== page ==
The Irony of Motherhood

Here’s the craziest thing about babies/kids:

You can take off two days from work (Thursday and Friday) to stay home with your sick kid. She can be super fussy and grumpy and give you hell when you try to put her down for a nap or bed. She can majorly test your patience as you try to force feed her the antibiotics that she was prescribed to treat her fourth (!!) ear infection. She can vomit up the entire dosage or refuse to swallow it altogether because that’s how much she hates it. She can be extra clingy and cry every time you try to put her down, leaving you seriously exhausted and unable to get anything done. And you can start to wonder how you ever stayed home with her full-time (and then feel guilty for even thinking that, much less writing it on your blog). You can start to think that there is in fact such a thing as a weekend that’s too long. And there comes that guilt again!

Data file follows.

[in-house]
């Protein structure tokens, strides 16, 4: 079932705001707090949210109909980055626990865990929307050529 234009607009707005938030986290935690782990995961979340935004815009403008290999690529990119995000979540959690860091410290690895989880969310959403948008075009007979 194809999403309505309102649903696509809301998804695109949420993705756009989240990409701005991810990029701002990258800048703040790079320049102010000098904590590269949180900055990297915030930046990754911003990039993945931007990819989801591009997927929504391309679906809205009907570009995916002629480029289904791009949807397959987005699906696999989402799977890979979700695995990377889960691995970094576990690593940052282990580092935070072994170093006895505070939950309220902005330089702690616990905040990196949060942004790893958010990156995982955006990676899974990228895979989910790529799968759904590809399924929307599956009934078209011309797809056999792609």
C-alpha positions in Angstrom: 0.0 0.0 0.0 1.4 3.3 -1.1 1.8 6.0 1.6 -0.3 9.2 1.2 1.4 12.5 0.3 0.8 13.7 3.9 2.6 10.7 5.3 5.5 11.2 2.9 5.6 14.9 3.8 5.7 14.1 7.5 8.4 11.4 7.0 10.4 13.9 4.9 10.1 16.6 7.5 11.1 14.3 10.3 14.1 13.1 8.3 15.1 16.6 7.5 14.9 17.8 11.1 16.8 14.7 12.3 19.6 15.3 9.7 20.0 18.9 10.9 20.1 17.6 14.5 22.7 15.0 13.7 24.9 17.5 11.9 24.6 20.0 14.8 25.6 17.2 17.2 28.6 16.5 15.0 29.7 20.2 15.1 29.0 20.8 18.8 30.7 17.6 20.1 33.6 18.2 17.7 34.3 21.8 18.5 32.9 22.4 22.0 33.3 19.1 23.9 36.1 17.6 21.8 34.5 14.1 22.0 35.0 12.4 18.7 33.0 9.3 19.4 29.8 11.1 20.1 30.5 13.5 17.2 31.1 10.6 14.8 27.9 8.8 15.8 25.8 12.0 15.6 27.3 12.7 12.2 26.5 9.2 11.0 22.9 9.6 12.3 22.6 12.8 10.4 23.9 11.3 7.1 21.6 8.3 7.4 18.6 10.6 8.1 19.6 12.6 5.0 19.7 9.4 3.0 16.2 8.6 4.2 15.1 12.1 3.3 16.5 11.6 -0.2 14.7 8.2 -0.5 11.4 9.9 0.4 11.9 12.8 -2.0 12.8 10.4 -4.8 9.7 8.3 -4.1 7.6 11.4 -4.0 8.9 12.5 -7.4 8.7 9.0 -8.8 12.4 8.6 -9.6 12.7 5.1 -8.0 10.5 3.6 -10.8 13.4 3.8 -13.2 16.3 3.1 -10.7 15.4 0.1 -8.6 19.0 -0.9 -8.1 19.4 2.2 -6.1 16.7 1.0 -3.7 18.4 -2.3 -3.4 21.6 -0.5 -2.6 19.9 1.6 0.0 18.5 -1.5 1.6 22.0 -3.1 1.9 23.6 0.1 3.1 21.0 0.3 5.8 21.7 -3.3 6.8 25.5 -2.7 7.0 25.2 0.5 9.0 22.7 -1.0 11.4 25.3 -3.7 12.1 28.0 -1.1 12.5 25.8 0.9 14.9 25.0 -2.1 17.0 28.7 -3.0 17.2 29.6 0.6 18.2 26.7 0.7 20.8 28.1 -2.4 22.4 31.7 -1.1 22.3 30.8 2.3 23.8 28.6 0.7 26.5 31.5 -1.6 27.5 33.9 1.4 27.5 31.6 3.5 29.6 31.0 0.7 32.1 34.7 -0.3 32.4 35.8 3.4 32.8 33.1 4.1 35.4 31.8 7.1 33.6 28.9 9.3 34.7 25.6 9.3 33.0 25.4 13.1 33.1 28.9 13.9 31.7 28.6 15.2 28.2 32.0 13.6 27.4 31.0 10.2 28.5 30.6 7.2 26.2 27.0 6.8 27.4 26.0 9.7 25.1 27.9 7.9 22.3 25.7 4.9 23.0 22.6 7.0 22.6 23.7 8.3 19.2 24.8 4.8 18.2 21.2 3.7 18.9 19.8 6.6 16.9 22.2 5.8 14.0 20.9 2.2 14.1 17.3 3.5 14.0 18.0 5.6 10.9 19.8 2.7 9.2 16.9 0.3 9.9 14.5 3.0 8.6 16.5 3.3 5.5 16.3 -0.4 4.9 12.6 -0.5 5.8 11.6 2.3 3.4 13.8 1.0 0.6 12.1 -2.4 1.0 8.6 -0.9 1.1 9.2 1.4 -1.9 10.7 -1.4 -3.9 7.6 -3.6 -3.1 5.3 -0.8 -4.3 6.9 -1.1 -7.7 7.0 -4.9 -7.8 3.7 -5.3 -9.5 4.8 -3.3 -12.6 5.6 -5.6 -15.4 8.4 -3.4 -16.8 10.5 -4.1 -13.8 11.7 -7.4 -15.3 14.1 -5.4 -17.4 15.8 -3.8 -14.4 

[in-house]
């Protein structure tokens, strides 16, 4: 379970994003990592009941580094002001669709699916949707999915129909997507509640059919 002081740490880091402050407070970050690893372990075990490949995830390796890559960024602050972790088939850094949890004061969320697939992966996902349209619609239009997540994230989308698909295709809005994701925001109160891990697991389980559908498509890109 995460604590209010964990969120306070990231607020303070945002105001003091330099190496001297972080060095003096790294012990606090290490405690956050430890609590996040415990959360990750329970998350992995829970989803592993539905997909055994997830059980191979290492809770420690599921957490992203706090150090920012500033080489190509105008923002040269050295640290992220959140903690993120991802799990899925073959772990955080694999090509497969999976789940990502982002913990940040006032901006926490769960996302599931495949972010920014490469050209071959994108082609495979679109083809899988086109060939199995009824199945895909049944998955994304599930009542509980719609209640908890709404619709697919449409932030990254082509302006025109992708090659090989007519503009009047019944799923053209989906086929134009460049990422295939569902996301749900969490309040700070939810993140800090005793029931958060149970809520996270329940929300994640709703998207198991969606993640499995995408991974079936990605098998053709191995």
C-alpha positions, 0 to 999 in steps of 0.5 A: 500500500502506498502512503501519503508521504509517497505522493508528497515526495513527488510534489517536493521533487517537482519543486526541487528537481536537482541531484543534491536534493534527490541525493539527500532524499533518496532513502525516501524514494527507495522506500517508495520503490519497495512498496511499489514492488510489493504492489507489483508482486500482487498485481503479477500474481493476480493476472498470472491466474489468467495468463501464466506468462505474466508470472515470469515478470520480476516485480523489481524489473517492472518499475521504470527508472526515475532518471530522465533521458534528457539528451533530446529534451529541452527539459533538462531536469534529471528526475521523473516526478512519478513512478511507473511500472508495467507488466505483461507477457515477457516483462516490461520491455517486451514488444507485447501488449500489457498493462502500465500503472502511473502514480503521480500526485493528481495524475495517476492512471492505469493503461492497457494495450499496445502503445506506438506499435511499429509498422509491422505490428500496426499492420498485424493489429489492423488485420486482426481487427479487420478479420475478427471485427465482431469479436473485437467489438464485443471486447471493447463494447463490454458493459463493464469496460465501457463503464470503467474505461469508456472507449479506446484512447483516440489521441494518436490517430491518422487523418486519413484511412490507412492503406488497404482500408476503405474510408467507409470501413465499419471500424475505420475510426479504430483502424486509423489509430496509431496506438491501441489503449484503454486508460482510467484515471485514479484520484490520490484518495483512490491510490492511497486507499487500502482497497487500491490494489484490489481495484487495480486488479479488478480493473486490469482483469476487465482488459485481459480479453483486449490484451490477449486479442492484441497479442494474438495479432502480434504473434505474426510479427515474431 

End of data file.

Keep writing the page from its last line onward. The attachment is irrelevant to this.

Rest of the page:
And then a funny thing happens. You find yourself on a Tuesday morning, alone and sitting in your very quiet office. And instead of enjoying the solitude and freedom to go to the restroom uninterrupted or eat with both hands, you find yourself missing that little face. That little head that threw itself back in multiple crying fits, but that also snuggled up against your chest when she was tired. Missing those little hands that pushed away food and medicine but also clapped at absolutely nothing and recently learned to wave.Β  Missing that voice that screamed out in pain but then two minutes later babbled sweet nothings.

Missing it all, because even in the midst of the fussiness and the not feeling good, there were moments and things like these:

Sitting out in the driveway waiting for daddy to get home.

Smiles so big you’d never know that she was home sick from school.

Dirty little fingers that have been digging in the cracks of the driveway.

Happy reunions.

A lawn mower ride with daddy.

A sleepy smile.

Her first time swimming in grandma and grandpa’s big pool.

Exploring the water.

Loving every second of it.

Marveling at “prune-y” fingers.

Visiting with friends.

Family photo ops.

And before you know it, you’re racing through the day, counting down the minutes until you can see that little person again. Every tantrum-throwing, car seat-crying, medicine-spitting inch of her.

Now explain that to me.

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